Instead of planning for the future, some are playing politics.
County leaders have looked to investing in a desalination partnership with PG&E that could benefit South County residents. The partnership would rely on PG&E providing a permanent source of water from the Diablo Canyon desalination plant. According to SLO County Public Works Director Wade Horton, PG&E continuously assured the county that desalinated water would be available beyond the plant’s shutdown, whether the shutdown took place in 2025 or 2045. However, PG&E ruled out desalination as a viable option.
This led to a harebrained conspiracy theory perpetuated by Dan Carpenter and former Grover Beach mayor Debbie Peterson. The theory? Their opponent, District 3 Supervisor Adam Hill, met with an undisclosed PG&E at his home and was told “yes” by said executive that a desalination partnership would happen. Allegedly acting on his nefarious plan, Hill pushed the board to allocate $900,000 from the Flood Control District to explore the desalination project — all the while knowing that the partnership was “never planned to happen” and it was “never anything more than an election scam,” according to Peterson who spoke to an undisclosed “Adam Hill insider.” The “election scam,” writes Peterson, is that PG&E “waited until after Hill got through the June 7 primary election to announce the Diablo nuclear plant would be shutting down in 2025 and that PG&E would be breaking its promise to continue with the desal project.”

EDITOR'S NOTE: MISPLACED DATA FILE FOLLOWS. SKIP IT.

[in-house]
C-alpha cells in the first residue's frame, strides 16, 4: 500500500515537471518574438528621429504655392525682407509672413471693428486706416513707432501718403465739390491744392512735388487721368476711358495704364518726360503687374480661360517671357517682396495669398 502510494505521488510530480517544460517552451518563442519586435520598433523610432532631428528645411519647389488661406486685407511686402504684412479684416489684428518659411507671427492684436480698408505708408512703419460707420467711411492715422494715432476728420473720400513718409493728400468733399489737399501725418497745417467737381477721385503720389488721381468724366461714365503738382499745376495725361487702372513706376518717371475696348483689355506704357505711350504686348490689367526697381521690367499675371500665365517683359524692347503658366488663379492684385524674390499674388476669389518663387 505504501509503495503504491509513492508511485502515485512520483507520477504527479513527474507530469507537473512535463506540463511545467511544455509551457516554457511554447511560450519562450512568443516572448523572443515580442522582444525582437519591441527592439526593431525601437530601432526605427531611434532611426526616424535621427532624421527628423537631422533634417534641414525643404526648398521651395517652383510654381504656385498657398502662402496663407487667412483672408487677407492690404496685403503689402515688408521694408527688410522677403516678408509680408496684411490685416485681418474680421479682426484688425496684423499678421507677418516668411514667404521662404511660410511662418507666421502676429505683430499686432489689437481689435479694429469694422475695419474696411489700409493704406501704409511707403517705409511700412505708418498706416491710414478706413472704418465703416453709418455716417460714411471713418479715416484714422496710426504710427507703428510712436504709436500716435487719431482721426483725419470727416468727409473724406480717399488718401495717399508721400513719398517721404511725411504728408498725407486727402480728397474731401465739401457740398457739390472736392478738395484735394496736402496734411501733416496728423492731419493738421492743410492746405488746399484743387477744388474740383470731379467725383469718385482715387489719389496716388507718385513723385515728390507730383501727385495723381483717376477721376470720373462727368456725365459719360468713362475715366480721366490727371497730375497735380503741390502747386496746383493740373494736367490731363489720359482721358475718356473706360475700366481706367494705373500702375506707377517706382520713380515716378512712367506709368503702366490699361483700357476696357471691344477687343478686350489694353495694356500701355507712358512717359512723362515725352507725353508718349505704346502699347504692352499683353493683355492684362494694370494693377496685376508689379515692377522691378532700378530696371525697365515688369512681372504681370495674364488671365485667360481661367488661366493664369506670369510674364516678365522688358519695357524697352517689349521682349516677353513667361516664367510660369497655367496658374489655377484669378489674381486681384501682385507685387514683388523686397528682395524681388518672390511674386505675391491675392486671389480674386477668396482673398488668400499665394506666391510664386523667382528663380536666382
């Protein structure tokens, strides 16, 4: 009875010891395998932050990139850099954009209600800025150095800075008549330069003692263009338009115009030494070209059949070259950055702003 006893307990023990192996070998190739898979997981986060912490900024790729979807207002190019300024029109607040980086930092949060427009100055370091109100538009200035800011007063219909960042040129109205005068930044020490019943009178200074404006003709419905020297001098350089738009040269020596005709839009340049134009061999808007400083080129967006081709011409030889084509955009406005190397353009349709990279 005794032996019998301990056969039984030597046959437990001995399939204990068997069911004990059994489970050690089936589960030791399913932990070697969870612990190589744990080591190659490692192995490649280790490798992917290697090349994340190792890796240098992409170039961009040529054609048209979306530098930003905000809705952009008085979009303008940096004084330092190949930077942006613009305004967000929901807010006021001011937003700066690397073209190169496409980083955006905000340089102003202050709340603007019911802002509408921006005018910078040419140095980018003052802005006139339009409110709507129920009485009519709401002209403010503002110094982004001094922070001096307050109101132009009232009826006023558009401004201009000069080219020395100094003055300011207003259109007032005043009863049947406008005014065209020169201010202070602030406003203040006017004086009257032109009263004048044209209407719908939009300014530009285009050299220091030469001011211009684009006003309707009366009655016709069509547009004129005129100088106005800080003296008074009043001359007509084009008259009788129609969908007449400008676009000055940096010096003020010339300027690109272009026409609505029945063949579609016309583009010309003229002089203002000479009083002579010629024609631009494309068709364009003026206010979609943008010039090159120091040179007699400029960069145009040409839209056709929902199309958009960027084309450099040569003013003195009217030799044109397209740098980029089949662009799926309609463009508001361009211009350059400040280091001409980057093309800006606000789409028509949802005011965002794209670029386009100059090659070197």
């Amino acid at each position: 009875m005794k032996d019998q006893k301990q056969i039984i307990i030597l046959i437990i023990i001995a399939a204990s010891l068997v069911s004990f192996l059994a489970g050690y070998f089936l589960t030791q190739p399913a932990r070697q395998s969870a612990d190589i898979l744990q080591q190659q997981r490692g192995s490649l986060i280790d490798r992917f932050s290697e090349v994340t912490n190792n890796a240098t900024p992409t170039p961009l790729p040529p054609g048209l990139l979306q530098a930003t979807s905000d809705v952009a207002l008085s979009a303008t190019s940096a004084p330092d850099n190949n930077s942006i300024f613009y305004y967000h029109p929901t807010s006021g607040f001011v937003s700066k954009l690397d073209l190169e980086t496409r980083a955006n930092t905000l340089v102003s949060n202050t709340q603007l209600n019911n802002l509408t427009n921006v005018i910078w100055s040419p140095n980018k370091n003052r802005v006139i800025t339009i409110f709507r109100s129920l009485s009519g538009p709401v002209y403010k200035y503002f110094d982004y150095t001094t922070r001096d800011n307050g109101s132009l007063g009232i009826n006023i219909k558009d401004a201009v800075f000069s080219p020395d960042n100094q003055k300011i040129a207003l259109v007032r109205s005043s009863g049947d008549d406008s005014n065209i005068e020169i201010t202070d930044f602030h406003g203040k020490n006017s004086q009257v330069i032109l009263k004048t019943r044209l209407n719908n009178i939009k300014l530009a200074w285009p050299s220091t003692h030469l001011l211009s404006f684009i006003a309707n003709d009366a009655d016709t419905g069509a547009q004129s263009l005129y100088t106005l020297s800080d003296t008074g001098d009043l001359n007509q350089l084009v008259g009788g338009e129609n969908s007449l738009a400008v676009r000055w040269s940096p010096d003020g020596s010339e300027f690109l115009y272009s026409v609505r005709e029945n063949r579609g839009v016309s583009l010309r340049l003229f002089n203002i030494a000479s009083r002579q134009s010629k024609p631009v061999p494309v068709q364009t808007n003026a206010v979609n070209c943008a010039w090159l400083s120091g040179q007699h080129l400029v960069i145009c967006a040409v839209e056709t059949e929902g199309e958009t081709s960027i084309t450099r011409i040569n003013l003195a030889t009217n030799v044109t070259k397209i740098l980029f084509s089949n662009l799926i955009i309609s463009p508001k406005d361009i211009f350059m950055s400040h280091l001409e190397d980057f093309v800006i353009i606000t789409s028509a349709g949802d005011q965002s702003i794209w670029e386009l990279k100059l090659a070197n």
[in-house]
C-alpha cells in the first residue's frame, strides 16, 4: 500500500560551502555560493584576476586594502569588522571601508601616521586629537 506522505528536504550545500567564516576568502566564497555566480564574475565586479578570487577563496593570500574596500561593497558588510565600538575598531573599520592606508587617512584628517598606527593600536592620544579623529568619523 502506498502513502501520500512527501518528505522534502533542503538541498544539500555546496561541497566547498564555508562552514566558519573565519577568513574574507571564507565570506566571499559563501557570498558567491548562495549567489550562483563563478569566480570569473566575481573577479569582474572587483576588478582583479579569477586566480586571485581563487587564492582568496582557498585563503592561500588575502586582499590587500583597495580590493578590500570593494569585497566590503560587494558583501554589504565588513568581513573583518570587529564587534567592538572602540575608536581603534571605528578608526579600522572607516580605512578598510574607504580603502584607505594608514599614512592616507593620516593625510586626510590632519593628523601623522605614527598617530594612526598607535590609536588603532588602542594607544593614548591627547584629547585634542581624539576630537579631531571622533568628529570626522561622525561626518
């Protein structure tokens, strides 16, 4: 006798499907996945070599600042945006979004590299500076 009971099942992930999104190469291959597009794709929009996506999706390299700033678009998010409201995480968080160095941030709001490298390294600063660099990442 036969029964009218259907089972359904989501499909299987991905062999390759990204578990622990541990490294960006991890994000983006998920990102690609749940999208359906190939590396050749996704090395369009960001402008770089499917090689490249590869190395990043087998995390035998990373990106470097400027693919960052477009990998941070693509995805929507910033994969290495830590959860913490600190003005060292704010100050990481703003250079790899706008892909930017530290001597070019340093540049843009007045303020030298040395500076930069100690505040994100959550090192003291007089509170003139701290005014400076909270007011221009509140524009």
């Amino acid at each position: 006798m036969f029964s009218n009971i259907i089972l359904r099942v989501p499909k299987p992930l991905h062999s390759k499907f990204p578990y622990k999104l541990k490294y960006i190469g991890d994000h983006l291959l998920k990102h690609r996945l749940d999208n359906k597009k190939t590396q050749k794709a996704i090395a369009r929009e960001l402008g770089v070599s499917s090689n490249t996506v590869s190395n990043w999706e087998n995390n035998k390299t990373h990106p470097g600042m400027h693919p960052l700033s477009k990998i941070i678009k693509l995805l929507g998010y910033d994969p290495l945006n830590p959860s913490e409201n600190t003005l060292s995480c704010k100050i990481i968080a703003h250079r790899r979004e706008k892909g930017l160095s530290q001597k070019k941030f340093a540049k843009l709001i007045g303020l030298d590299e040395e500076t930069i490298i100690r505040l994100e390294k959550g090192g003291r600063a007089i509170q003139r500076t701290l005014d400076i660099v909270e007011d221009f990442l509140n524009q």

Suffice to say, there’s no evidence to back the conspiracy theory. A cursory review of board minutes and county records do not show, at any point, that Hill publicly stated any collaboration with PG&E staff at his home. At the Aug. 25, 2015 County Board of Supervisors meeting, the board unanimously voted on staff recommendation to “direct staff to move forward on a parallel track to develop, in concert with PG&E, an emergency project to make desalinated water available to South County communities in the event of continued drought conditions.” Though Peterson portrays Hill as the sole force to push the desalination partnership through, records show the county received constant assurances by PG&E that the partnership would move forward. Though approximately $900,000 was allocated to analyze the feasibility of PG&E’s desalination partnership, only $75,750 of that allocation was spent. This boldly contradicts Peterson’s claim that PG&E and Hill “conned their community out of nearly $1.5 million.”
We must recognize the economic and energy impact of the Diablo Canyon Power Plant shutting down. To appreciate that significance, we need to focus on a viable path forward instead of irresponsibly blaming a state mandate-motivated corporate decision on one county supervisor. We have nine years to craft plans and policies that will help SLO County survive a post-Diablo future, and that’s something our county should have prepared for before PG&E made their announcement. Not much disagreement there. The county has a nine-year head start to rise to challenges ahead, and it’s a disservice to residents, community leaders and PG&E employees to obstruct with partisan lies at the starting line.